The pooled ORs for overall cancer suggested that the HIF1A 1772 C/T polymorphism was significantly associated with increasing cancer risk for the dominant model [TT + CT vs. CC: OR 1.30, 95 % CI (1.06-1.59), p-value: 0.0115] and [T vs. C allele: OR 1.32, 95 % CI (1.07-1.63), p-value: 0.0098] (Fig. 2).

Fig. 2
figure2

Forest plot of HIF1A polymorphism 1772 C/T for overall cancer

Subgroup analyses performed by cancer type

The subgroup analyses of prostate cancer, colorectal cancer, breast cancer and oral squamous-cell carcinoma suggested no significant association of the HIF1A 1772 C/T polymorphism. However, the subgroup analyses of renal cell carcinoma suggested that the HIF1A 1772 C/T polymorphism is significantly associated with lowering renal cell carcinoma risk in homozygote comparison [TT vs. CC: OR 0.27, 95 % CI (0.08-0.90), p-value:0.0335]. Interestingly, the results of subgroup analyses of lung cancer suggested that the HIF1A 1772 C/T polymorphism is highly associated with increasing lung cancer risk in homozygote comparison [TT vs. CC: OR 4.88, 95 % CI (2.42-9.84), p-value: <0.0001], recessive model [TT vs. CT + CC: OR 4.04, 95 % CI (2.02-8.08), p-value:<0.0001]. The subgroup analyses of Other Cancers suggested that the HIF1A 1772 C/T polymorphism is highly associated with increasing Other Cancer risk in homozygote comparison [TT vs. CC: OR 27.20, 95 % CI (5.04-146.78), p-value: 0.0001], heterozygote comparison [CT vs. CC: OR 2.16, 95 % CI (1.46-3.18), p-value: 0.0056], dominant model [TT + CT vs. CC: OR 1.92, 95 % CI (1.17-3.14), p-value: 0.0093], recessive model [TT vs. CT + CC: OR 17.5, 95 % CI (3.49-87.70), p-value: 0.0005] and [T vs. C allele: OR 2.42, 95 % CI (1.55-3.77), p-value: <0.0001] (Table 3).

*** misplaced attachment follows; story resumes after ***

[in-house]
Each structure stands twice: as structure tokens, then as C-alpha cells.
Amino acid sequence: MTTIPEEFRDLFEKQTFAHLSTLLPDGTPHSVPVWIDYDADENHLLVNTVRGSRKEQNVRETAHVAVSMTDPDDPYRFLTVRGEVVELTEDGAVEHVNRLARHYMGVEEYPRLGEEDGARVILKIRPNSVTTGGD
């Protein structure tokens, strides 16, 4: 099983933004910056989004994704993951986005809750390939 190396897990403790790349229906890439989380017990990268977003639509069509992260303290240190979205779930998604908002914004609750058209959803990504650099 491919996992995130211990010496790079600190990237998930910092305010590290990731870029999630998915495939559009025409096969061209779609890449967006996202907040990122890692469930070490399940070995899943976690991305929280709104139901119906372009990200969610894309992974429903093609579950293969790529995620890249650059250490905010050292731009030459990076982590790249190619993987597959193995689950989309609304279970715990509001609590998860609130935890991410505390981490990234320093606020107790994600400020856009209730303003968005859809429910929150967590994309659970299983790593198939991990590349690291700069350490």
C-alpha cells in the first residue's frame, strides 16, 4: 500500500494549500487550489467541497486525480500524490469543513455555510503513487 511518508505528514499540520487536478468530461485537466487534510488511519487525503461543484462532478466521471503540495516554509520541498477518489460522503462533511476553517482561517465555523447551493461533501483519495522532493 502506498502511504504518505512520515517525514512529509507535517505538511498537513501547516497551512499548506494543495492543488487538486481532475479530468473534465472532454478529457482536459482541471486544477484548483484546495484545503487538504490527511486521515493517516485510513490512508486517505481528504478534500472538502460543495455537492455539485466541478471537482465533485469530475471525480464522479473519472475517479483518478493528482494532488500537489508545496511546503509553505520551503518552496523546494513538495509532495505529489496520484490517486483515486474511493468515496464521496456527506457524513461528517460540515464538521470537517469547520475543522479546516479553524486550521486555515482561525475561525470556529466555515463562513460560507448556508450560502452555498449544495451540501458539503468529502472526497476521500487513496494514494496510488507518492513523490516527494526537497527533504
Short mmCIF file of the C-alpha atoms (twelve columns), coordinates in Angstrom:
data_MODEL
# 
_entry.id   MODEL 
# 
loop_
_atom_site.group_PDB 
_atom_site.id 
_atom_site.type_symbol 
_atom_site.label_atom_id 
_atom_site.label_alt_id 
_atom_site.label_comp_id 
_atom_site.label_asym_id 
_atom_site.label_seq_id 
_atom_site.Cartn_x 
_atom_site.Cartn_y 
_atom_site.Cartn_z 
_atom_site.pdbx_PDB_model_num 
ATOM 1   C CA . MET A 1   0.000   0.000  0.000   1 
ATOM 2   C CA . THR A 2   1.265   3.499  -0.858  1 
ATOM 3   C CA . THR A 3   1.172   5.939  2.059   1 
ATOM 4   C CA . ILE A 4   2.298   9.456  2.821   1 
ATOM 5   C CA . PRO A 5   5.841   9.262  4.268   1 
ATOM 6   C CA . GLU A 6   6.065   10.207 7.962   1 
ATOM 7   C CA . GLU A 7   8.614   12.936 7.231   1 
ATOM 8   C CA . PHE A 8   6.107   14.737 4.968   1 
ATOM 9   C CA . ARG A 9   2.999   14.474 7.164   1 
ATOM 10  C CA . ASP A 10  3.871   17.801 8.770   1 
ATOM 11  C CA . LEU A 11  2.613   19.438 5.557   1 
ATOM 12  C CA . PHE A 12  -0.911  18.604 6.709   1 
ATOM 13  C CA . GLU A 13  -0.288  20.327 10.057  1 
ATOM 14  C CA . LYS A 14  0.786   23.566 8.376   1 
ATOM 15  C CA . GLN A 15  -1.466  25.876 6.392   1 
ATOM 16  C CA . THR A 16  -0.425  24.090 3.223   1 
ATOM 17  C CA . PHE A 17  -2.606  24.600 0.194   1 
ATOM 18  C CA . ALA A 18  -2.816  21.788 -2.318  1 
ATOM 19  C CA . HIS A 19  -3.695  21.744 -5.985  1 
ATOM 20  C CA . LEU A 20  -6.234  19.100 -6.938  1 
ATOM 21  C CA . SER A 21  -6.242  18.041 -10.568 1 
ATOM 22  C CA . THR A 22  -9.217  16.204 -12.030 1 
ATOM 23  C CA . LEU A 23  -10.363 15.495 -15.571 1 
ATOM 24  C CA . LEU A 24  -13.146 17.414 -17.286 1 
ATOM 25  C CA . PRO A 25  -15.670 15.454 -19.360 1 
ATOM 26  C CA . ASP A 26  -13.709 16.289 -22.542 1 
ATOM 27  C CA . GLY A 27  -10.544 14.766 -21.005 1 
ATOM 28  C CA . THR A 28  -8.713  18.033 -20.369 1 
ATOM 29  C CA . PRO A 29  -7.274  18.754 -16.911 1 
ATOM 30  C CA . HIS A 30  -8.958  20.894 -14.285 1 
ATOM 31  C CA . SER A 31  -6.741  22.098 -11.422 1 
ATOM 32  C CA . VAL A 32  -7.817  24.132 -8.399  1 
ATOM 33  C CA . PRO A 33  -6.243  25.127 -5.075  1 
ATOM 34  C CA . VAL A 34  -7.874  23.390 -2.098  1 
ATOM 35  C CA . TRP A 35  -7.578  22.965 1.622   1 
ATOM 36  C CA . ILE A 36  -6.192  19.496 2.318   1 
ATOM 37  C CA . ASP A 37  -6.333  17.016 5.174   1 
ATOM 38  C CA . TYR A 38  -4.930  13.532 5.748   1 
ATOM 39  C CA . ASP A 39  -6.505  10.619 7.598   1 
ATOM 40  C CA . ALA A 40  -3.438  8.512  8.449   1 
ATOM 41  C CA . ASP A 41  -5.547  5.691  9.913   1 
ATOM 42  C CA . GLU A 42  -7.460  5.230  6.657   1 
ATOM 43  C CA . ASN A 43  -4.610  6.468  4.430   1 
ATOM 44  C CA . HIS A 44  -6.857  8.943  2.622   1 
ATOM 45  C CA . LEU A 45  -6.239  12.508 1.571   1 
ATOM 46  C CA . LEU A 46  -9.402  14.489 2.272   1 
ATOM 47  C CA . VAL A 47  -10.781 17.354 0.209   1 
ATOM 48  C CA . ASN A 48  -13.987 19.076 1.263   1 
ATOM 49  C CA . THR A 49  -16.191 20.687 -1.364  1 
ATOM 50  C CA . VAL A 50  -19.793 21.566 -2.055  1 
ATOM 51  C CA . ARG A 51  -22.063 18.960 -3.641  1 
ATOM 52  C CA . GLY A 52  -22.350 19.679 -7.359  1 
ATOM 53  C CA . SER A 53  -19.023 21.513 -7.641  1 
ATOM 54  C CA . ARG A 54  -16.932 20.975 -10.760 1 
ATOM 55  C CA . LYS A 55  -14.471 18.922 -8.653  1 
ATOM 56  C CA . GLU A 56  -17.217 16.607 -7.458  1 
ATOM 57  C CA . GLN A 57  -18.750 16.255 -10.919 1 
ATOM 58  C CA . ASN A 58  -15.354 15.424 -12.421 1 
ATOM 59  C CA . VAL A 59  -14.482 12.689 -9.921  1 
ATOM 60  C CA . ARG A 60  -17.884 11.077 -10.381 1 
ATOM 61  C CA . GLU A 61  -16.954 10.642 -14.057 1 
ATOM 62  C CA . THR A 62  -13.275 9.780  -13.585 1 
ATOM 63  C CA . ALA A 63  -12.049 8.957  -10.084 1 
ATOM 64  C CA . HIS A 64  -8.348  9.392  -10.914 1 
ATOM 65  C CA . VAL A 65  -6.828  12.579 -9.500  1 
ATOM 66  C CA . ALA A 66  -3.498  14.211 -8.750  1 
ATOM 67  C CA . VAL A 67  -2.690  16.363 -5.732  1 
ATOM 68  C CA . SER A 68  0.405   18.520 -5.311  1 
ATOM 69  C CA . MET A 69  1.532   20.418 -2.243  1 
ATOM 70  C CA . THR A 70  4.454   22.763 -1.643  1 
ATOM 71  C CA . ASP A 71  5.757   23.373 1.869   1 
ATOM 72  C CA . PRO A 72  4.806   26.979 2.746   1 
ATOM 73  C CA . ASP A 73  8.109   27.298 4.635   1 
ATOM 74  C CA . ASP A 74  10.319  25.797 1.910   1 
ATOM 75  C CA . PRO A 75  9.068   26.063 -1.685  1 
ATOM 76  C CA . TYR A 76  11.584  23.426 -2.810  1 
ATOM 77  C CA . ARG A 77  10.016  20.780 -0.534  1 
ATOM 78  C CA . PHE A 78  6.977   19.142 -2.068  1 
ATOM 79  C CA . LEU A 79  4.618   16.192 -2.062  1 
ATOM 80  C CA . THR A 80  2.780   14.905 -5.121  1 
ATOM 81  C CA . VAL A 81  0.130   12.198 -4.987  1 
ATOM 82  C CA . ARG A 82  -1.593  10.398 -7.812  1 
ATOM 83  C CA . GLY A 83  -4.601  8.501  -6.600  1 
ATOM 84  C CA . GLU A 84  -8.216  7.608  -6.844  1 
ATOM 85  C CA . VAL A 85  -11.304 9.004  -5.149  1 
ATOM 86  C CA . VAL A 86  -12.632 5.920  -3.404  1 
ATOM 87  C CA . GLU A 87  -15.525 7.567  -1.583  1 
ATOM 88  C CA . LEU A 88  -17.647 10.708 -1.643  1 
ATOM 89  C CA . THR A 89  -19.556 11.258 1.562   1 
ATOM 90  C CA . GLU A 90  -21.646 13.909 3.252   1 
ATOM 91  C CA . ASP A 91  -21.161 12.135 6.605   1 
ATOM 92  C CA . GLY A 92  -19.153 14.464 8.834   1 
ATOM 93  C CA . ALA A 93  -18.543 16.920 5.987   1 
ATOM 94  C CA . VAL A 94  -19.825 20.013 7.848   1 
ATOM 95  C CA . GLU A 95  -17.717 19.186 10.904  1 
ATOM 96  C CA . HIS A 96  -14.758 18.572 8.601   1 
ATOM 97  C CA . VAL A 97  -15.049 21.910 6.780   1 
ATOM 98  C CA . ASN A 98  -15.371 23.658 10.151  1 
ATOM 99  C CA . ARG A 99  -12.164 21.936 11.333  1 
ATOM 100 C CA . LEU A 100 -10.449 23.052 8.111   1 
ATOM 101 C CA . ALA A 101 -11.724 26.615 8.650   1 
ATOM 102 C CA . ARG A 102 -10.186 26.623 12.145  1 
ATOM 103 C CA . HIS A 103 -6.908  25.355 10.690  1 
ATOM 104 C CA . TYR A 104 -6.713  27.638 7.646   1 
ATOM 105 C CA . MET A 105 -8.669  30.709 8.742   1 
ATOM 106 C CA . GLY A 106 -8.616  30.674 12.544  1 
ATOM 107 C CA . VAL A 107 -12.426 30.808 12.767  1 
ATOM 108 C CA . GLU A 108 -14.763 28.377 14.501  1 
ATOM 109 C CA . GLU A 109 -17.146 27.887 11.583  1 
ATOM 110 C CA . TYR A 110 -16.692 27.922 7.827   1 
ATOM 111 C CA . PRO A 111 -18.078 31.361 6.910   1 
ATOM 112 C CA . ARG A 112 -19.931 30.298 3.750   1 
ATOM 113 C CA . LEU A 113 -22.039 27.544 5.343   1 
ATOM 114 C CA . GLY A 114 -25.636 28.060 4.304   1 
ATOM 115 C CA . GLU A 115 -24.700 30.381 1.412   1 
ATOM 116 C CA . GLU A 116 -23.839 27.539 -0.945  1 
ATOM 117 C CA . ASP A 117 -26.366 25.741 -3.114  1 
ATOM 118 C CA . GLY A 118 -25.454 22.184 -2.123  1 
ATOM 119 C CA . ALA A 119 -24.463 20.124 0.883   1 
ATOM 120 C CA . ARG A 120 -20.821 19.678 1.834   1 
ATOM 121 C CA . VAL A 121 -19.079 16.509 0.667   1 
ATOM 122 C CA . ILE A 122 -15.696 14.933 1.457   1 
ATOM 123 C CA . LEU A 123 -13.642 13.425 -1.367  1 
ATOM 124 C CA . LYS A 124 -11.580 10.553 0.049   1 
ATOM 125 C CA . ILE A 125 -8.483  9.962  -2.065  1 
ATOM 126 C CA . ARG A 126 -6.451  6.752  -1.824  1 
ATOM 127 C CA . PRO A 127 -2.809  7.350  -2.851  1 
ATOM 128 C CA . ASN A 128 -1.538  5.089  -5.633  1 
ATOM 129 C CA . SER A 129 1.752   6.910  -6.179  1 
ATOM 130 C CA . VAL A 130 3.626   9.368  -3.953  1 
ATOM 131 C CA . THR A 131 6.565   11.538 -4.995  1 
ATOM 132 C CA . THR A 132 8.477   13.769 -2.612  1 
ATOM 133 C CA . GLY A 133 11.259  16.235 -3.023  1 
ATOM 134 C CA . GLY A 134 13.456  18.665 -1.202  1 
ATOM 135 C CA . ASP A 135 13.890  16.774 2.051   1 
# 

Table 3 Meta-analysis of the HIF1A 1772 C/T polymorphism association with cancer

Subgroup analyses by ethnicity group

The analyses data for the HIF1A 1772 C/T polymorphism suggested that there was no significant effect on the Caucasian population. However, the subgroup analyses of the Asian population suggested that the HIF1A 1772 C/T polymorphism was significantly associated with increasing cancer risk in homozygote comparison [TT vs. CC: OR 4.98, 95 % CI (2.66-9.31), p-value: <0.0001], heterozygote comparison [CT vs. CC: OR 1.30, 95 % CI (1.01-1.69), p-value: 0.0455], dominant model [TT + CT vs. CC: OR 1.41, 95 % CI (1.08-1.84), p-value: 0.0109], recessive model [TT vs. CT + CC: OR 4.28, 95 % CI (2.31-7.95), p-value:<0.0001] and [T vs. C allele: OR 1.43, 95 % CI (1.07-1.90), p-value: 0.0156] (Table 3). The subgroup analyses of mixed ethnic groups suggested that there were no significant association between HIF1A 1772 C/T polymorphism and cancer risk (Table 3).

Sources of heterogeneity

There were significant heterogeneity observed in the analyses of HIF1A 1772 C/T polymorphism for overall cancer heterozygote comparison [CT vs. CC: Q = 69.67, d.f = 18, p-value 0.0001, I^2 = 74.2 % (59.5 %-83.5 %)], dominant model [TT + CT vs. CC: Q = 90.25, d.f = 21, p <0.0001, I^2 = 76.7 % (65.1 %-84.5 %)], and [T vs. C allele: Q = 96.87, d.f = 18, p <0.0001, I^2 = 81.4 % (71.9 %-87.7 %). To detect the sources of heterogeneity subgroup analyses by cancer type and ethnicity group were performed. In the subgroup analyses by cancer type heterogeneity was significantly reduced. The results suggested that the studies in prostate cancer, renal cell carcinoma, lung cancer, Caucasian ethnicity and Asian ethnicity were the main sources of heterogeneity (Additional file 1).

Association of the HIF1A 1790 G/A polymorphism with cancer risk

The pooled ORs for overall cancer suggested that the HIF1A 1790 G/A polymorphism was significantly associated with increasing cancer risk for homozygote comparison [AA vs. GG: OR 5.10, 95 % CI (3.12-8.33), p-value: <0.0001, heterozygote comparison [GA vs. GG: OR 1.74, 95 % CI (1.20-2.52), p-value: 0.0033, dominant model [AA + GA vs. GG: OR 1.82, 95 % CI (1.26-2.62), p-value: 0.0014], recessive model [AA vs. GA + GG: OR 3.79, 95 % CI (2.34-6.15), p-value: <0.0001] and [A vs. G allele: OR 1.82, 95 % CI (1.31-2.52), p-value: 0.0003] (Fig. 3).